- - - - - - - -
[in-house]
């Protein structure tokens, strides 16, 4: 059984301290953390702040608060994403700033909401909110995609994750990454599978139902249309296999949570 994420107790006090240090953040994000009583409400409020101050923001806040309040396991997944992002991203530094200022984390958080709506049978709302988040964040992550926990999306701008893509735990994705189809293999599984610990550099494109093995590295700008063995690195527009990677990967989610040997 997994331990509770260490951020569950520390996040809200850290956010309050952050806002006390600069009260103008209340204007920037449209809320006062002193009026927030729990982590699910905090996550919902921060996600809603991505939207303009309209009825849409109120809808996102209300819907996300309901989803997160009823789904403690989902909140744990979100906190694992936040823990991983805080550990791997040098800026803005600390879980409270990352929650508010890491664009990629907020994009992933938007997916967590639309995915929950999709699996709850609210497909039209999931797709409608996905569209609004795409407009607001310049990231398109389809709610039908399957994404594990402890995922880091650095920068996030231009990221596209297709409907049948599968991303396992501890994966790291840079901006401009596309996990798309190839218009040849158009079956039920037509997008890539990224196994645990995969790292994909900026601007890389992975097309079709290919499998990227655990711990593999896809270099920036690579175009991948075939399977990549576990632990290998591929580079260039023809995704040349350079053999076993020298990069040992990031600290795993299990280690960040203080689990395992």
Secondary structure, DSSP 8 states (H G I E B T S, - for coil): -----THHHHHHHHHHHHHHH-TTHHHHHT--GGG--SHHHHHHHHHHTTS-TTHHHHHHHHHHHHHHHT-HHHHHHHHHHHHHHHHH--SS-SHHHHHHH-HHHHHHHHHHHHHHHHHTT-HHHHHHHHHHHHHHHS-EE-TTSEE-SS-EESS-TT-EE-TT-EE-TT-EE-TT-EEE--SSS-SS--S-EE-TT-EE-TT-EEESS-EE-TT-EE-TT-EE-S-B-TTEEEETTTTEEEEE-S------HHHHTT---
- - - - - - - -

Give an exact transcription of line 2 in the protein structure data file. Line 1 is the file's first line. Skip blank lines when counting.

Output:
């Protein structure tokens, strides 16, 4: 059984301290953390702040608060994403700033909401909110995609994750990454599978139902249309296999949570 994420107790006090240090953040994000009583409400409020101050923001806040309040396991997944992002991203530094200022984390958080709506049978709302988040964040992550926990999306701008893509735990994705189809293999599984610990550099494109093995590295700008063995690195527009990677990967989610040997 997994331990509770260490951020569950520390996040809200850290956010309050952050806002006390600069009260103008209340204007920037449209809320006062002193009026927030729990982590699910905090996550919902921060996600809603991505939207303009309209009825849409109120809808996102209300819907996300309901989803997160009823789904403690989902909140744990979100906190694992936040823990991983805080550990791997040098800026803005600390879980409270990352929650508010890491664009990629907020994009992933938007997916967590639309995915929950999709699996709850609210497909039209999931797709409608996905569209609004795409407009607001310049990231398109389809709610039908399957994404594990402890995922880091650095920068996030231009990221596209297709409907049948599968991303396992501890994966790291840079901006401009596309996990798309190839218009040849158009079956039920037509997008890539990224196994645990995969790292994909900026601007890389992975097309079709290919499998990227655990711990593999896809270099920036690579175009991948075939399977990549576990632990290998591929580079260039023809995704040349350079053999076993020298990069040992990031600290795993299990280690960040203080689990395992």